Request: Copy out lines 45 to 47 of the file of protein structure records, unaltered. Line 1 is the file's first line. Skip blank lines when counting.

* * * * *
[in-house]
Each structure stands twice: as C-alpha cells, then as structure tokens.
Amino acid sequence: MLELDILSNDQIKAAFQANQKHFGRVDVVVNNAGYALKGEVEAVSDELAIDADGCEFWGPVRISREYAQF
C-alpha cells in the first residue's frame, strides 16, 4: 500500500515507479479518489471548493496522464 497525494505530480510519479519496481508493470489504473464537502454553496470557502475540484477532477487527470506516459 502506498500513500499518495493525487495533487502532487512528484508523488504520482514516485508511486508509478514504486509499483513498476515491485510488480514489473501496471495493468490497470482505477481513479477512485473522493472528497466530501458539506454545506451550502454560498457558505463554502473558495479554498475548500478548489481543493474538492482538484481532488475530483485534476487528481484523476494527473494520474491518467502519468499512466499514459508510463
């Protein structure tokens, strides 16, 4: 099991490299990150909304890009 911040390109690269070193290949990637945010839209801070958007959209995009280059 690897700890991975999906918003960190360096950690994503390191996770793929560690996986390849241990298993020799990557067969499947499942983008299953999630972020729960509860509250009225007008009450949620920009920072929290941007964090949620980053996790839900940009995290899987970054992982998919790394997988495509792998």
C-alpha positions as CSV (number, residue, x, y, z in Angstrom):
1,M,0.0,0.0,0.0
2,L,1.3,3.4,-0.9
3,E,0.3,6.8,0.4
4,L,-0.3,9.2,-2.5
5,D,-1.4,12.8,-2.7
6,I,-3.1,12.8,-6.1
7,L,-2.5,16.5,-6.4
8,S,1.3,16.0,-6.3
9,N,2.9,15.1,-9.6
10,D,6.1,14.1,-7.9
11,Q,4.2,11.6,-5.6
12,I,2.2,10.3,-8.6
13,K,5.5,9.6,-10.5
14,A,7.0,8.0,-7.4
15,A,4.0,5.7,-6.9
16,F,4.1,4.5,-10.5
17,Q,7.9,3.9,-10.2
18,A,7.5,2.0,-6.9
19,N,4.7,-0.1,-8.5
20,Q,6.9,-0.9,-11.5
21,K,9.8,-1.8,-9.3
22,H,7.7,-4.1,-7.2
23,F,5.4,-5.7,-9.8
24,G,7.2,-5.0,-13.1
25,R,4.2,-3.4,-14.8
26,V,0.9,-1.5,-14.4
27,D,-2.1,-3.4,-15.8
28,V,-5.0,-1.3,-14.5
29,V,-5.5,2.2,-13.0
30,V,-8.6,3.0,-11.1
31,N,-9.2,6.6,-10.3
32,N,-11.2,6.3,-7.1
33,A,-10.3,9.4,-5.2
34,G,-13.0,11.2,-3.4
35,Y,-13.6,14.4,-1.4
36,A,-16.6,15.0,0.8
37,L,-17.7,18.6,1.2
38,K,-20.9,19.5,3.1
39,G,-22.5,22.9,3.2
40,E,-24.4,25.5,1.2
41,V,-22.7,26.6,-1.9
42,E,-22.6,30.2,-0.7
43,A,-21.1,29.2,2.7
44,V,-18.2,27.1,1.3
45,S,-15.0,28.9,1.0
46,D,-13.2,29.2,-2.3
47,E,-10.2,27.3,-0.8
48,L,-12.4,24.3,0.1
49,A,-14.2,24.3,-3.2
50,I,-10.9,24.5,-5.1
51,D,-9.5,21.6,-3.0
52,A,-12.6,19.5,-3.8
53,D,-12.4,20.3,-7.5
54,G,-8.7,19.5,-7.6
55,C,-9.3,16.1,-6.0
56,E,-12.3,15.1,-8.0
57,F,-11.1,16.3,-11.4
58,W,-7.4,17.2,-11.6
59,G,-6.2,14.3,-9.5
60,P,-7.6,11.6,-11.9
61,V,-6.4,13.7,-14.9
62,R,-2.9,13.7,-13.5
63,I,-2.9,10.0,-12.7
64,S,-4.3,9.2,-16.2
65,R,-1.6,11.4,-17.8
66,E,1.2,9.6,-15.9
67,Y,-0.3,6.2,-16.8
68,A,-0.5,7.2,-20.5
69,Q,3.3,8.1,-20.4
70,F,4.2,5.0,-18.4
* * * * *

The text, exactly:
39,G,-22.5,22.9,3.2
40,E,-24.4,25.5,1.2
41,V,-22.7,26.6,-1.9